UK: Funding for Lending Scheme still failing to boost loans to business

Lending to business Lloyds Banking Group and Royal Bank of Scotland has fallen, according to new fig

Lending to business Lloyds Banking Group and Royal Bank of Scotland has fallen, according to new figures - Credit: PA

Lenders continued to shrink loans to businesses despite drawing down billions from a flagship scheme designed to revitalise Britain’s sluggish economy, figures revealed today.

Banks and building societies participating in the Funding for Lending Scheme (FLS) shrunk net lending by £300million in the first quarter of the year, although the pace of lending decline eased from three months earlier.

Part-nationalised Lloyds Banking Group lent almost £1billion less during the quarter, despite having borrowed £3 billion from the Bank of England and Treasury scheme.

Taxpayer-backed Royal Bank of Scotland also shrunk its net lending by £1.6bn in the quarter, but has borrowed £750m from the scheme.

The bank said lending to homeowners has been positive but continues to fall to business. It added it will “take time” for the scheme to feed through to bigger lending volumes.

Steve Elsom, area director for Lloyds TSB Commercial Banking in East Anglia, said lending by the bank to small and medium sized firms and to first -time byers in the region had increased.

“The acid test for the Funding for Lending Scheme’s success is whether we are lending to SMEs and First Time Buyers,” he said.

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“We have been growing our SME lending by 10.80% a year on a net basis in East Anglia and we have also pledged to increase our new lending to first time buyers to £6.5bn in 2013 compared to £6bn last year.

“But as part of our effort to focus on these fundamental parts of the economy we are running down certain ‘non-core’ parts of our business.

“The decline in our overall lending in the first three months of 2013 as reported in the latest Bank of England figures, is entirely the result of this shift in focus and the figures show a reducing rate of decline, which demonstrates the progress we are making towards achieving overall growth in our lending this year.”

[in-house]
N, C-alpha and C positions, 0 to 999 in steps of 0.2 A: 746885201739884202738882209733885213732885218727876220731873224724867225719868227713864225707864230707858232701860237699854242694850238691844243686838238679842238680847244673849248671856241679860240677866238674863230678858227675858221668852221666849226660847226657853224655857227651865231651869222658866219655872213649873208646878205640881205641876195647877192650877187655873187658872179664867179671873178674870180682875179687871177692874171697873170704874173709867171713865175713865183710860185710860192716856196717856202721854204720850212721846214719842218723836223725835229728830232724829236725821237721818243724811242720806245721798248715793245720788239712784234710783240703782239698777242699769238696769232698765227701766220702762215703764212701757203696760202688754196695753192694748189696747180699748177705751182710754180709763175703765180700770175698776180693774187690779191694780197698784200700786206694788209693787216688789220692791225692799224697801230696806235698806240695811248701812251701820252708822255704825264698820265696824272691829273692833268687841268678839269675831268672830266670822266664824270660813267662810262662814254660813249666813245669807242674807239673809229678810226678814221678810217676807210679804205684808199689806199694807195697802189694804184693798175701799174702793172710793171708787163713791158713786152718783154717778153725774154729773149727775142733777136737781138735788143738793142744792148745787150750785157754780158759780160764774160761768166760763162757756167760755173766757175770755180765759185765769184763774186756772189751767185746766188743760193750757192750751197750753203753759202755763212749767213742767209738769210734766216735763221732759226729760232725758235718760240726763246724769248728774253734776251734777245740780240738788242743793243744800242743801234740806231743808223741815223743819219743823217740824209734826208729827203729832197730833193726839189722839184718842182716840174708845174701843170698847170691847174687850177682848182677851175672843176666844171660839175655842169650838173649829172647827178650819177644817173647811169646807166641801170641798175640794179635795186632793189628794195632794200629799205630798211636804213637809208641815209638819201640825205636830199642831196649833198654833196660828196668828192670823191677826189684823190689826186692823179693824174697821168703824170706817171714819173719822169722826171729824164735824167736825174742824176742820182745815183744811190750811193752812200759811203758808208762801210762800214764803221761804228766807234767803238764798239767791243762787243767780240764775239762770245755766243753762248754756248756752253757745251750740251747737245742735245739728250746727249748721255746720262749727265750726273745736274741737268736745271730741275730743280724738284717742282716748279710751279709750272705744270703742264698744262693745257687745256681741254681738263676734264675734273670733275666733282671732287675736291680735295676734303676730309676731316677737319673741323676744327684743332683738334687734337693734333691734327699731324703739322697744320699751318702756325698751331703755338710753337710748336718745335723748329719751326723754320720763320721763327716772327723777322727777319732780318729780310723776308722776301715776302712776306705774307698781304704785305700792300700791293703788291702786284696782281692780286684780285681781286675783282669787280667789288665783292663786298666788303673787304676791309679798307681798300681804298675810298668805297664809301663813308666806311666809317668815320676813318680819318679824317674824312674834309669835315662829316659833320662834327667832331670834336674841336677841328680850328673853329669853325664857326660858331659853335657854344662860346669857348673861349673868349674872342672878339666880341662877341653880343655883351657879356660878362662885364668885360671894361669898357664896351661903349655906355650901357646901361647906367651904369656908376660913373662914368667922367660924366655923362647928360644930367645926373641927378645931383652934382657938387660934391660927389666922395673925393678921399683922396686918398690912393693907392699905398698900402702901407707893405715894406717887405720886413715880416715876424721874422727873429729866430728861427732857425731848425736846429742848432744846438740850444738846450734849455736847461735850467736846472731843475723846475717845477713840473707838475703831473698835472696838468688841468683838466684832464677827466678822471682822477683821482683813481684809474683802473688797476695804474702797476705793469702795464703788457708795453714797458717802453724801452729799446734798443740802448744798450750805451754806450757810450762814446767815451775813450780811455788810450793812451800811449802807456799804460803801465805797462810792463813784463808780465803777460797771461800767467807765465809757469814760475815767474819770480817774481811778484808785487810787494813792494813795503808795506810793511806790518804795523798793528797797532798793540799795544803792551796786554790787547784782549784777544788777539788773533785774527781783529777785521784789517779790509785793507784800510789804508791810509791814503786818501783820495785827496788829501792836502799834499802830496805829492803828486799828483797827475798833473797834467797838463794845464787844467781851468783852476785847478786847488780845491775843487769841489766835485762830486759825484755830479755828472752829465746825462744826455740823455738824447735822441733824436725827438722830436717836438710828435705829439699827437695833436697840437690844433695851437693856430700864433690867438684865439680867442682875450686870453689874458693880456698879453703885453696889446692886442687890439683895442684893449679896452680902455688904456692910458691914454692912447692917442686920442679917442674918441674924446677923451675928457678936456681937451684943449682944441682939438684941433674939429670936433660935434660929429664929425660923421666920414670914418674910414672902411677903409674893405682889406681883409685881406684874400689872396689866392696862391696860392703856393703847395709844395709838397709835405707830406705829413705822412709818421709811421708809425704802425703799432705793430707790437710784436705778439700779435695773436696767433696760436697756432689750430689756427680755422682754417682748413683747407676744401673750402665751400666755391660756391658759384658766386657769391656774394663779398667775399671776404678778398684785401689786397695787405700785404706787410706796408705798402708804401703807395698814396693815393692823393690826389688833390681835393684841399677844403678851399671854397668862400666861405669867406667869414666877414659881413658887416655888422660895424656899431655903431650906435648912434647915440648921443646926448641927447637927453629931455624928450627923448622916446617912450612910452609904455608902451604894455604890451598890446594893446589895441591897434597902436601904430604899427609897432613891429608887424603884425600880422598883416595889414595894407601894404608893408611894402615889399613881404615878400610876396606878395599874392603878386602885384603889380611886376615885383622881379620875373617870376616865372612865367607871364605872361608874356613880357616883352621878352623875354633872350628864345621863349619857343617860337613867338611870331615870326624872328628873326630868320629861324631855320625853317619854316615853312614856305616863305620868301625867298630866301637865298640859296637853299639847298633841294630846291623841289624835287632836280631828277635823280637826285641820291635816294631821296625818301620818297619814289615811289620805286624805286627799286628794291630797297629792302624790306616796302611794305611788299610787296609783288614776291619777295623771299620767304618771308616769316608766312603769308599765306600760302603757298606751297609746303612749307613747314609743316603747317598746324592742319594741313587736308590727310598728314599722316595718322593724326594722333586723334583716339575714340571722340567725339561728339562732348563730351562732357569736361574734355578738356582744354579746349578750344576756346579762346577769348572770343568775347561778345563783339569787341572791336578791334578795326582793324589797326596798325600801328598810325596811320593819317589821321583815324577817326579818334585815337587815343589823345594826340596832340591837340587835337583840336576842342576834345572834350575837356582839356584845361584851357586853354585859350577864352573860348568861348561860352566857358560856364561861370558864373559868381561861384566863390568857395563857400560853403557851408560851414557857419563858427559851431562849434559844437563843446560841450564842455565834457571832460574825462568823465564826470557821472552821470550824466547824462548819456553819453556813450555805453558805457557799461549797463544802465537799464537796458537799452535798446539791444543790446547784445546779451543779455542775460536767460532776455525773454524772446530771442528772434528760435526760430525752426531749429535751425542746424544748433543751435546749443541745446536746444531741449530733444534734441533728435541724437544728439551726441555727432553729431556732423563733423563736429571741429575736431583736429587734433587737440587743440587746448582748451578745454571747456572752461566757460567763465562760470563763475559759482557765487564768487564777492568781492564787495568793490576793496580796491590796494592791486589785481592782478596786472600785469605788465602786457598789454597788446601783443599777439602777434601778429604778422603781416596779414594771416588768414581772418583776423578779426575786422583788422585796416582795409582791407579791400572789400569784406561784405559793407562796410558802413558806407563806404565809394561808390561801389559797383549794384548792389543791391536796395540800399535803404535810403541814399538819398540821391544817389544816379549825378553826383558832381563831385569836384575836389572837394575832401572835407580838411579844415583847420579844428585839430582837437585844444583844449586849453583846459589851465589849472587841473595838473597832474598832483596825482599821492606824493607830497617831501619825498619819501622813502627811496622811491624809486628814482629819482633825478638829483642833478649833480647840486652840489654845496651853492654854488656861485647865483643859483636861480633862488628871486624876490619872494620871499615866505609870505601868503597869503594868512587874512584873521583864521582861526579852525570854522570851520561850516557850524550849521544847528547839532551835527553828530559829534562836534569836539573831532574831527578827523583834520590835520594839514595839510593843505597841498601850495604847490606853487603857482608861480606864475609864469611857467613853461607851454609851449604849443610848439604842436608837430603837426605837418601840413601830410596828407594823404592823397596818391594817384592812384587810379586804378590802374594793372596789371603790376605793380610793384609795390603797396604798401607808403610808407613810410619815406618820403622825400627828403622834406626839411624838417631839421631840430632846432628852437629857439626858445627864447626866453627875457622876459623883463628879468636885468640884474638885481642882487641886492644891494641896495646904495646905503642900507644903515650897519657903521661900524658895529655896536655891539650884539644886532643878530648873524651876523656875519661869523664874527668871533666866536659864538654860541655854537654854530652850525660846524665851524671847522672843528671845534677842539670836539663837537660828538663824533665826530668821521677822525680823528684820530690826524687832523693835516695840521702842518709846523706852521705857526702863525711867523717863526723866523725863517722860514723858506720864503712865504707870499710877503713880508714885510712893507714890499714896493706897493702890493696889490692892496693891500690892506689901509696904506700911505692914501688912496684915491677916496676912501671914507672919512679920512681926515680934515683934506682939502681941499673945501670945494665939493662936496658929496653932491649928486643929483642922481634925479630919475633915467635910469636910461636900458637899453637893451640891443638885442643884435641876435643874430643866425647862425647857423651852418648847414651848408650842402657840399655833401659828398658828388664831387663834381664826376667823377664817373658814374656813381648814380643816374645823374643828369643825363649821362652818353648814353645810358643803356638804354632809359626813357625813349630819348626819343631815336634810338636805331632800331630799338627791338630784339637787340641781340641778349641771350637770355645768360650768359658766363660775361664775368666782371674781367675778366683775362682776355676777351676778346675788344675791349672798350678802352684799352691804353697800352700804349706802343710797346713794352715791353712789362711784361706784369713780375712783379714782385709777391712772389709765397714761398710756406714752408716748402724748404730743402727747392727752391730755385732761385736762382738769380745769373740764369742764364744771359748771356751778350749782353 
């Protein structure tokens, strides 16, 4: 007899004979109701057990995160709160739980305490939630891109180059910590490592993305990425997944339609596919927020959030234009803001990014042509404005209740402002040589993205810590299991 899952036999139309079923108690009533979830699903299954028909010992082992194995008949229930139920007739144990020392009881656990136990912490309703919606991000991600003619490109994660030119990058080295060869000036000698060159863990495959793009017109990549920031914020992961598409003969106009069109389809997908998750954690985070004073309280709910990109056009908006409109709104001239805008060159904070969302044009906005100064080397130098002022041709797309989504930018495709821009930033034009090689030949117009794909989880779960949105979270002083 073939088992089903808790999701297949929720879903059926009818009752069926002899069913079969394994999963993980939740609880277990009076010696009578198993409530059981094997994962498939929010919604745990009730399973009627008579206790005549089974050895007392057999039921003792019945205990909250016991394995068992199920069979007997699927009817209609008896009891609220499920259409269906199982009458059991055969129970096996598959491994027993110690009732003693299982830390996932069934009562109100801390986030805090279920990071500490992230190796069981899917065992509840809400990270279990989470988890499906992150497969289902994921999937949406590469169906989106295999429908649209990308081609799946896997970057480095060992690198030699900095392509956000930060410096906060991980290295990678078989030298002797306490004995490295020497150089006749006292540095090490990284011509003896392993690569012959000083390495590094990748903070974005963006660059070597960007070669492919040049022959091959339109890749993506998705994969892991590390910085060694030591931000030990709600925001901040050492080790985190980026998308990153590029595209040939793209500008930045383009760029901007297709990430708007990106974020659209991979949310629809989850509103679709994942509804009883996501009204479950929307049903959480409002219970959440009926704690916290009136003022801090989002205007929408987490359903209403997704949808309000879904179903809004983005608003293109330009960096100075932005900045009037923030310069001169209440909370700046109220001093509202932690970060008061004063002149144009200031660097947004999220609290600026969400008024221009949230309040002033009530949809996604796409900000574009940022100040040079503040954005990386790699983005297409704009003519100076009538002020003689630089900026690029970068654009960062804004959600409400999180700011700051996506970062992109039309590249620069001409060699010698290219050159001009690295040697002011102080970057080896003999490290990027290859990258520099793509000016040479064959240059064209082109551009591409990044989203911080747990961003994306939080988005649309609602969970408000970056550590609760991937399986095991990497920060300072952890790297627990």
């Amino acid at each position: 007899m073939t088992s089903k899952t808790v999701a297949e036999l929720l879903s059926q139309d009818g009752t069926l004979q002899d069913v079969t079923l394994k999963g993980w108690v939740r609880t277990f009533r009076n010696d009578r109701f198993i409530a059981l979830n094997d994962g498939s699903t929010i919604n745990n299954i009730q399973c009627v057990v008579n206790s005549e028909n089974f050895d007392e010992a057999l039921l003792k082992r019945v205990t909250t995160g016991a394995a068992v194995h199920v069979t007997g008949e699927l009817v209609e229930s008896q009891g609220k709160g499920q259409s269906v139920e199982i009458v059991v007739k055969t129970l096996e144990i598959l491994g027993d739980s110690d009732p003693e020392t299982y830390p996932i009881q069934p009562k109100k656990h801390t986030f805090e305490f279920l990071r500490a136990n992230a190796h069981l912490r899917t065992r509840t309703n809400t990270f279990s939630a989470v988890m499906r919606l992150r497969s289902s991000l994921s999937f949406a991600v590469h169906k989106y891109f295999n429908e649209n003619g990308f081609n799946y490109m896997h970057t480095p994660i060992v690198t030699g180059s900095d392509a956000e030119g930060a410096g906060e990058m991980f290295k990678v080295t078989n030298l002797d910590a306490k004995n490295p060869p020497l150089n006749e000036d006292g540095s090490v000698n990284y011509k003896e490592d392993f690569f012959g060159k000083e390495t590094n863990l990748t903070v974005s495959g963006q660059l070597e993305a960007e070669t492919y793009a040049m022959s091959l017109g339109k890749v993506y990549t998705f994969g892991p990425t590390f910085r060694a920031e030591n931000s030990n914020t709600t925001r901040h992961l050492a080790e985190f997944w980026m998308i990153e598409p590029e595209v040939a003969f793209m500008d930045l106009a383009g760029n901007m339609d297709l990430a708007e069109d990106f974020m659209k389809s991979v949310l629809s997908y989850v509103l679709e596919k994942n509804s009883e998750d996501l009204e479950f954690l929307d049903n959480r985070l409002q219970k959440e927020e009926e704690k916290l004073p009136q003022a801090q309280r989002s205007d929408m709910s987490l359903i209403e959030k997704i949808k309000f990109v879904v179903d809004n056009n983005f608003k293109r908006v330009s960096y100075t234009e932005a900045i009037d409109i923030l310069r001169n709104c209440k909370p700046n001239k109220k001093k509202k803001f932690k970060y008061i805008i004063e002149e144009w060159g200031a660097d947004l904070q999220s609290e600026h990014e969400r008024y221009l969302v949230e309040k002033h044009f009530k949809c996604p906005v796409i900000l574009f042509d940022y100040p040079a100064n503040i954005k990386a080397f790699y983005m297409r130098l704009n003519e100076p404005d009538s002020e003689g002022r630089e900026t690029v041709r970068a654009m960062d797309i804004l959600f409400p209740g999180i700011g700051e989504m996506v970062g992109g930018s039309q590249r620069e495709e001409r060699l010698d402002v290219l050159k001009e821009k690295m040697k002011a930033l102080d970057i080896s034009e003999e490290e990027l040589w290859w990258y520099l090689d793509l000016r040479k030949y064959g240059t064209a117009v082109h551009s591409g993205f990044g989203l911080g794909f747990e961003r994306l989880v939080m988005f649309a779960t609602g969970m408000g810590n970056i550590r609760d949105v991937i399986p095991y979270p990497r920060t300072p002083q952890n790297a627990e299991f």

Nationally, the 40 participating lenders have so far drawn £16.5bn from the scheme, after borrowing an extra £2.6bn from the FLS during the quarter, while their lending has shrunk by a net £1.8bn since the FLS was launched in August.

The Bank of England blamed the credit squeeze on lenders shrinking their “non-core” portfolios, such as commercial property loans.

Spanish-owned bank Santander cut its net lending by £2.3 billion as it continued its retreat from riskier parts of the mortgage market.

The FLS was recently beefed up to extend more loans to credit-starved small businesses after criticism over its impact. The scheme offers lenders discounted loans in return for boosting the flow of credit to the economy.

The pace of lending decline slowed from a net £2.4bn decrease in the final three months of 2012, and the Bank of England said net lending should pick up and turn “modestly positive” over the rest of the year.

Paul Fisher, executive director for markets, said the net lending fall was “broadly as expected”.

He added: “The plans of the FLS participants suggest that net lending volumes will pick up gradually through the remainder of 2013.”

The Bank of England did not split out lending to homebuyers and businesses, but said flows to individuals have been “typically positive”, while credit to businesses has “mostly been negative”. However, it added net lending to companies is “less negative” than a year ago.

Royal Bank of Scotland (RBS) said it continues to “punch above our weight” on lending to businesses.

A spokesman said: “RBS has increased lending to the real economy by nearly £1 billion in the first quarter of 2013, which includes a £600 million increase in our business lending - our strongest performance since the scheme launched.”

Nationwide Building Society also increased its lending by £1.2bn after drawing £2.5bn from the scheme.

There were also major credit injections from firms including Tesco Bank, Virgin Money and Coventry Building Society.

The British Bankers’ Association (BBA) added the FLS has cut the cost of borrowing for businesses, and companies remain reluctant to borrow because of the tough economy.

“In difficult economic times businesses are choosing to pay down debts rather than take on more borrowing,” said BBA chief executive Anthony Browne. Barclays, which has borrowed £6bn from the FLS, increased its lending by £1.1bn during the quarter.

However, the scheme was criticised for failing to boost credit to businesses.

John Longworth, director general of the British Chambers of Commerce (BCC), said: “The real test for Funding for Lending is whether it is able to get credit flowing to young and fast-growing businesses.

“Unfortunately many of these growth firms are still being left out in the cold when it comes to accessing finance, which prevents them from expanding, creating jobs and helping to drive a business-led recovery.”

TUC general secretary Frances O’Grady added: “The Funding for Lending scheme is not providing the support small businesses need in these tough economic times.

“It seems that some banks are just using the Funding for Lending to improve their capital position. This is why we need a properly resourced state investment bank that can provide the assistance firms need to grow and create jobs.”